A state appellate court has rejected a claim by the Citizens Utility Board that ComEd should extend the special metering it allows customers who generate their own green energy to groups of people supporting community green energy projects.
CUB and the Environmental Defense Fund, a nonprofit organization dedicated to addressing environmental problems, asked the Illinois Commerce Commission to approve a community-owned solar pilot program in ComEd’s service territory. The two organizations also asked the ICC to order ComEd to modify its rate structure and schedule of fixed charges – collectively known as ComEd’s “tariff” - to allow groups of customers who band together to support renewable energy facilities not located on their individual properties to receive the same kind of net metering benefits held by those who generate renewable energy at their own homes or businesses.
Net electrical metering is provided through a rider on the ComEd tariff. The metering service is offered to eligible ComEd customers who generate electricity through renewable sources like solar panels or wind turbines located on the customers’ own premises. These customers can export the electricity they generate to the electric grid, offsetting their own utility charges.
In February of 2015, CUB and EDF approached the ICC for approval of a community-owned solar project and proposed a modified rider that would allow the customers participating in this project, but not located on the same premises as the solar panels, to enjoy the benefits of net metering. According to court documents, the organizations did not see this as a new service, just an amendment to the eligibility definition in the existing rider.
ComEd moved to dismiss the petition. The utility provider said it had considered the proposal and decided not to extend the definition of who is eligible for net metering, and argued that the Public Utilities Act prohibits the ICC from requiring it to do so. ComEd said the act also allows only a utility to initiate a rate change.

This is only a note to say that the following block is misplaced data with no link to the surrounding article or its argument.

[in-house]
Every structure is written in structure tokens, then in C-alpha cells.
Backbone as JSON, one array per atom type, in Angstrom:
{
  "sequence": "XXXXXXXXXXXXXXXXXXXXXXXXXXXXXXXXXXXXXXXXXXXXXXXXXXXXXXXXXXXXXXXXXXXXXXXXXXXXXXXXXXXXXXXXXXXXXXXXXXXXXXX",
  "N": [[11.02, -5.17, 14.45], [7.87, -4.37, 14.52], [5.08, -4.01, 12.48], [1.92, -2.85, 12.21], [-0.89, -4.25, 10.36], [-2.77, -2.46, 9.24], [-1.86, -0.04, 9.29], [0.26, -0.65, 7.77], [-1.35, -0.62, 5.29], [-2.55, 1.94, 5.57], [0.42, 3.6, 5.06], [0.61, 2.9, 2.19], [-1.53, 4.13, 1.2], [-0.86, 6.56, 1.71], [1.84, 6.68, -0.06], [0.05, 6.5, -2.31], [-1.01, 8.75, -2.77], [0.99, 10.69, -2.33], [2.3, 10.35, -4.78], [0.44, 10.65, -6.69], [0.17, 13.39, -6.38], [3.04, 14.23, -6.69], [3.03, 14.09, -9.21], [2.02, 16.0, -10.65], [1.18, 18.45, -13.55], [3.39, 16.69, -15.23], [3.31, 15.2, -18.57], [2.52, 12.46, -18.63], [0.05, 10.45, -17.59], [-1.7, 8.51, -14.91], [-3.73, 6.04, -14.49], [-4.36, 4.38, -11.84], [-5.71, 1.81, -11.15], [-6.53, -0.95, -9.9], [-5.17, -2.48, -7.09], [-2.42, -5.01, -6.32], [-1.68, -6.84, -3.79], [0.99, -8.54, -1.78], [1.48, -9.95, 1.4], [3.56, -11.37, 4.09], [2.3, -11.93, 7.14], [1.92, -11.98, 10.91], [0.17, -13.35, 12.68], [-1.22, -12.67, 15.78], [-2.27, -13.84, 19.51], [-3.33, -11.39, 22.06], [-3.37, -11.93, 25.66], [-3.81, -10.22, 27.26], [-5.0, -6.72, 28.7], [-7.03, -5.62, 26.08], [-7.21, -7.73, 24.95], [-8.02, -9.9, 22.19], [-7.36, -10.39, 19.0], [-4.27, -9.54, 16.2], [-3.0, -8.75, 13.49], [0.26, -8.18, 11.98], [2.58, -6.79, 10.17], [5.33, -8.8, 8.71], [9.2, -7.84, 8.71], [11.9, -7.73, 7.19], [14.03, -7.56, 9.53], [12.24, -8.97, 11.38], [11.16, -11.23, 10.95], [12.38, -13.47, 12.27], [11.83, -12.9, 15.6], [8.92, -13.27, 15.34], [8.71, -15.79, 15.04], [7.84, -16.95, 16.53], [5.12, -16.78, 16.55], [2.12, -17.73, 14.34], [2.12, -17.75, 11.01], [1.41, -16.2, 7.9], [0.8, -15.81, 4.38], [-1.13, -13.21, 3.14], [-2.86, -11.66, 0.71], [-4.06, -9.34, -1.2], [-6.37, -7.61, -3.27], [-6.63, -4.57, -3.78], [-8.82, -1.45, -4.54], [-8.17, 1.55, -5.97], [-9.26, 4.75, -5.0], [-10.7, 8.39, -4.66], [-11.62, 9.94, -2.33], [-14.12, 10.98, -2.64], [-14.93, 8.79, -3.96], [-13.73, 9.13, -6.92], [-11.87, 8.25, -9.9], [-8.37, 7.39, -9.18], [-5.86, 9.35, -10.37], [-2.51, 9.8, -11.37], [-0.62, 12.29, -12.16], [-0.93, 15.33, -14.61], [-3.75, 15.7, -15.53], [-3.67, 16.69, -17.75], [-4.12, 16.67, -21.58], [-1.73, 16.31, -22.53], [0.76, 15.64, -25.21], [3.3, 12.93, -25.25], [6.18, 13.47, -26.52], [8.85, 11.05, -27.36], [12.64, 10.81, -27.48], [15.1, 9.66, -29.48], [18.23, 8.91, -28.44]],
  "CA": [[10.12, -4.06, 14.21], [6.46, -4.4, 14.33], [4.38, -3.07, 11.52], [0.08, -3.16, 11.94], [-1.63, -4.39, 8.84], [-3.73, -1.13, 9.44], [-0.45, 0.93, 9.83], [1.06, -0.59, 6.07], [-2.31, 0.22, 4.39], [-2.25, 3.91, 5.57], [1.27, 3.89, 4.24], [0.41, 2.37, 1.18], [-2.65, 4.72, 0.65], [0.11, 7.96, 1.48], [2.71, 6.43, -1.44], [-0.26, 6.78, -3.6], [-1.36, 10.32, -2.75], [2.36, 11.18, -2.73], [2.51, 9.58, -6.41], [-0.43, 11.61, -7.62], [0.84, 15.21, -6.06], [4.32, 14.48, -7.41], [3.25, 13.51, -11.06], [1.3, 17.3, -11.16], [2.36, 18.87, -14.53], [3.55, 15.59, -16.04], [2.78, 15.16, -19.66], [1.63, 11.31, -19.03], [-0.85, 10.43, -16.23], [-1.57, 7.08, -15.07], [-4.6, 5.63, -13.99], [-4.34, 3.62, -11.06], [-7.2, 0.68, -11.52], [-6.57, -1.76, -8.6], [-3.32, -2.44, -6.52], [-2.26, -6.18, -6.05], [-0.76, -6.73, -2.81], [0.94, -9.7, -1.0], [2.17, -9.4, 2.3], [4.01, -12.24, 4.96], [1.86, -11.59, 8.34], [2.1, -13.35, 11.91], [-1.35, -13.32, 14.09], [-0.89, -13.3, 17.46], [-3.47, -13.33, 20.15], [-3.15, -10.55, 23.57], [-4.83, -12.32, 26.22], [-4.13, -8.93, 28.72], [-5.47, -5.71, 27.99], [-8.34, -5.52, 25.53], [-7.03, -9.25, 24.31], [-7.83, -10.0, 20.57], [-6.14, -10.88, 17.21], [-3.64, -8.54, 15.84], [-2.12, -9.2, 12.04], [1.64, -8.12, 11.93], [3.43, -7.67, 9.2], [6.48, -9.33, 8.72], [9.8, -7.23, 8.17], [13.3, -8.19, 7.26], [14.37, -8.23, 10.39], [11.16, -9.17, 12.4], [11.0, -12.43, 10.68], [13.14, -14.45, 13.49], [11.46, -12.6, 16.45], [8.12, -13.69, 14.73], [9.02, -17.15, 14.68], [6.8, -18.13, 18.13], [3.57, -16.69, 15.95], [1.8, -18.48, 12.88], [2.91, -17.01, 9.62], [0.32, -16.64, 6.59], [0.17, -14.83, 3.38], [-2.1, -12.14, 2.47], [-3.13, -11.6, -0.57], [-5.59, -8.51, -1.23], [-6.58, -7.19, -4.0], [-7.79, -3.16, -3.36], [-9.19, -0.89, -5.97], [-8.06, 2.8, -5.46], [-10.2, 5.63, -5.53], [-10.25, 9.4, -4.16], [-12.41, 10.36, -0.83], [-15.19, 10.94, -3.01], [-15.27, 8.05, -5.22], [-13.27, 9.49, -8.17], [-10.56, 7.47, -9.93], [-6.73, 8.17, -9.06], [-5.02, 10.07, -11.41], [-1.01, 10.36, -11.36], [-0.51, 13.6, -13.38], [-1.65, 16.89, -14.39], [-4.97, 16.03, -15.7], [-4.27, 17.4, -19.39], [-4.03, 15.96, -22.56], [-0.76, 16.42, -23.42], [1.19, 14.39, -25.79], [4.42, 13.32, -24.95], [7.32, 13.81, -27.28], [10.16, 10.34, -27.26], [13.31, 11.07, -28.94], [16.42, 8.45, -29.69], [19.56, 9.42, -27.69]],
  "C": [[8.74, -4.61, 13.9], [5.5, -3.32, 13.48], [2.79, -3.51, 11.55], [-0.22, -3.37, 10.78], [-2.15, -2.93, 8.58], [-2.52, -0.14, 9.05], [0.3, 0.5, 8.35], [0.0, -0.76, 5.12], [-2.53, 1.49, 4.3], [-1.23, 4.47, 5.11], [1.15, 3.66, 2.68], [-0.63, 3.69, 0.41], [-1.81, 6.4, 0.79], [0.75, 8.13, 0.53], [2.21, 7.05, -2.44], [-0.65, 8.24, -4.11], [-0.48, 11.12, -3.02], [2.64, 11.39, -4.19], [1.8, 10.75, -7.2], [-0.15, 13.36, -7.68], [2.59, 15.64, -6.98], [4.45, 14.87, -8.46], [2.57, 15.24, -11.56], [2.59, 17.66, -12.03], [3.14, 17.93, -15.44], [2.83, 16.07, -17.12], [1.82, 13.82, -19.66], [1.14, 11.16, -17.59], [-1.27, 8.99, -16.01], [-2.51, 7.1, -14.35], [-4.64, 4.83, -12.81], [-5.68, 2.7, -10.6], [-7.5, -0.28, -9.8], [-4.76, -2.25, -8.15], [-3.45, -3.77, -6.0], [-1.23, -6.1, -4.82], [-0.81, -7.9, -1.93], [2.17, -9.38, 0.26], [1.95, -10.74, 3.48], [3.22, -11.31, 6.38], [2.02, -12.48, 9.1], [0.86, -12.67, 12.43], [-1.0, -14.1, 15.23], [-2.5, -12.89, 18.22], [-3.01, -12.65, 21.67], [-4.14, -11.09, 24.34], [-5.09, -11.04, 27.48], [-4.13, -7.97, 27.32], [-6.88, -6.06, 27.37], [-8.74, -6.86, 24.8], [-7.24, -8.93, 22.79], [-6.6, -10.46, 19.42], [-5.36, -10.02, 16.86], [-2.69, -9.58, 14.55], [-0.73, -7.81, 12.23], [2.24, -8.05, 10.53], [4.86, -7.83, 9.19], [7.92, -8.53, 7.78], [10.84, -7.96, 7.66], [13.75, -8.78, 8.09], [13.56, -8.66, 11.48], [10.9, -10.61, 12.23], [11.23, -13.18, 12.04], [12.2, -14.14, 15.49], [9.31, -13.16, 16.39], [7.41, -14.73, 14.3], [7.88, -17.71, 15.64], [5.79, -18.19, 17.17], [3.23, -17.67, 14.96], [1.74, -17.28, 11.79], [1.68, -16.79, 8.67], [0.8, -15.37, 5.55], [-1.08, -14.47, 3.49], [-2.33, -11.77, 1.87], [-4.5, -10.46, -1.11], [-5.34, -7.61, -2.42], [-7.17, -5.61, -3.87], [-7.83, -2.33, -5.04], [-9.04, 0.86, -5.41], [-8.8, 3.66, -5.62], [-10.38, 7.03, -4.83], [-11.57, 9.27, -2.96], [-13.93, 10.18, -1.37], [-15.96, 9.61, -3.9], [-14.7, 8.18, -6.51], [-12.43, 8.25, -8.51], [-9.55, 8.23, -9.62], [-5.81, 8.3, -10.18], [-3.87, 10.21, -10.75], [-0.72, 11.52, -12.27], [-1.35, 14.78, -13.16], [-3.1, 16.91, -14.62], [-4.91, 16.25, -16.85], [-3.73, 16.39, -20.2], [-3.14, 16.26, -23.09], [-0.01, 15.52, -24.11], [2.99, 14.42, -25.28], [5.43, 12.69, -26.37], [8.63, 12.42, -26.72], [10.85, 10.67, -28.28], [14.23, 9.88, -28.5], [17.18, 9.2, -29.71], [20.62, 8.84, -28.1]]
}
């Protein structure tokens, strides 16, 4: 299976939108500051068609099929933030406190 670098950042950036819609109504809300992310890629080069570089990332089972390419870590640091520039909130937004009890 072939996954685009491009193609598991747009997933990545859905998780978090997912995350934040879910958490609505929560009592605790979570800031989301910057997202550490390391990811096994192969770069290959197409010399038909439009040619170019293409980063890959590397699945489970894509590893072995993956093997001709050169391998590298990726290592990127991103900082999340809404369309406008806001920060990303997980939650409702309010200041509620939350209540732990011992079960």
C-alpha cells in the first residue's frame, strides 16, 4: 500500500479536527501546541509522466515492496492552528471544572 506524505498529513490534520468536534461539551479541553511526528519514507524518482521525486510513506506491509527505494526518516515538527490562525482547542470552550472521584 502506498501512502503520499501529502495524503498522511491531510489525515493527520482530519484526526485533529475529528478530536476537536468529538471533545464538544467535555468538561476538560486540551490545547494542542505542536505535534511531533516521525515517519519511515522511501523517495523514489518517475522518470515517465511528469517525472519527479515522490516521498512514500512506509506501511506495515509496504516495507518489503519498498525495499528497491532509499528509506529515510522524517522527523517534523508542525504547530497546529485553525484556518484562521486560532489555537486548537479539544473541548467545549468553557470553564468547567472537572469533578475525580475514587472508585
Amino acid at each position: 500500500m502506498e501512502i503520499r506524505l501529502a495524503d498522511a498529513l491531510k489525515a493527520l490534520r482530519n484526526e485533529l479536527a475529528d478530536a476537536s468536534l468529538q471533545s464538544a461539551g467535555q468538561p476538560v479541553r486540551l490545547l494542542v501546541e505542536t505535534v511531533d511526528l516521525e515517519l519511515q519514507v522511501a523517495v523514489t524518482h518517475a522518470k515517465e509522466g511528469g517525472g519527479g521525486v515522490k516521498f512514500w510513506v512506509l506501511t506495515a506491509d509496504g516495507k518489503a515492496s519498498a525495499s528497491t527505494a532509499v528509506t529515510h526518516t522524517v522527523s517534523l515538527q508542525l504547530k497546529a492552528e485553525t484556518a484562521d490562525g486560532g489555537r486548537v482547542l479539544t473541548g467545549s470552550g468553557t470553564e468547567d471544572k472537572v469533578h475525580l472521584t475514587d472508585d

The commission granted the motion to dismiss. According to court documents, the commission concluded the new rider is different enough that it should be considered a new program, not an amendment to an existing service, and the commission lacked authority under the Public Utilities Act to require its adoption. The commission pointed out the new rider would require ComEd to offer net metering to customers not defined as eligible for the program by statute. Since the current tariff only requires ComEd to provide net metering to eligible customers until the load of net meter customers reaches 5 percent of the previous year’s peak demand, expanding the definition of eligible customers would likely cause that milestone to be met sooner, and customers eligible for the service under the current tariff could be denied.
CUB and EDF first filed for a rehearing and were denied. They then appealed, petitioning a direct review of the commission’s decision by the appellate court.
However, on June 10, a three-justice panel of the Illinois First District Appellate Court rejected the arguments raised by CUB and EDF. The court’s opinion as authored by Justice Thomas E. Hoffman, with justices Mary K. Rochford and Mathias W. Delort concurring.
“The Commission is an administrative agency responsible for setting utility rates, whose powers and duties are set forth in the Act,” the court wrote. “Consequently, we give substantial deference to the Commission’s decisions in light of its expertise in the area of utility rate making.”
The court added that it would not reverse an order or decision of the ICC unless it found the commission acted outside its jurisdiction, the decision was not supported by substantial evidence, or the commission violated the law or the Constitution in arriving at its decision. Since none of those factors were met, the court affirmed the commission’s finding.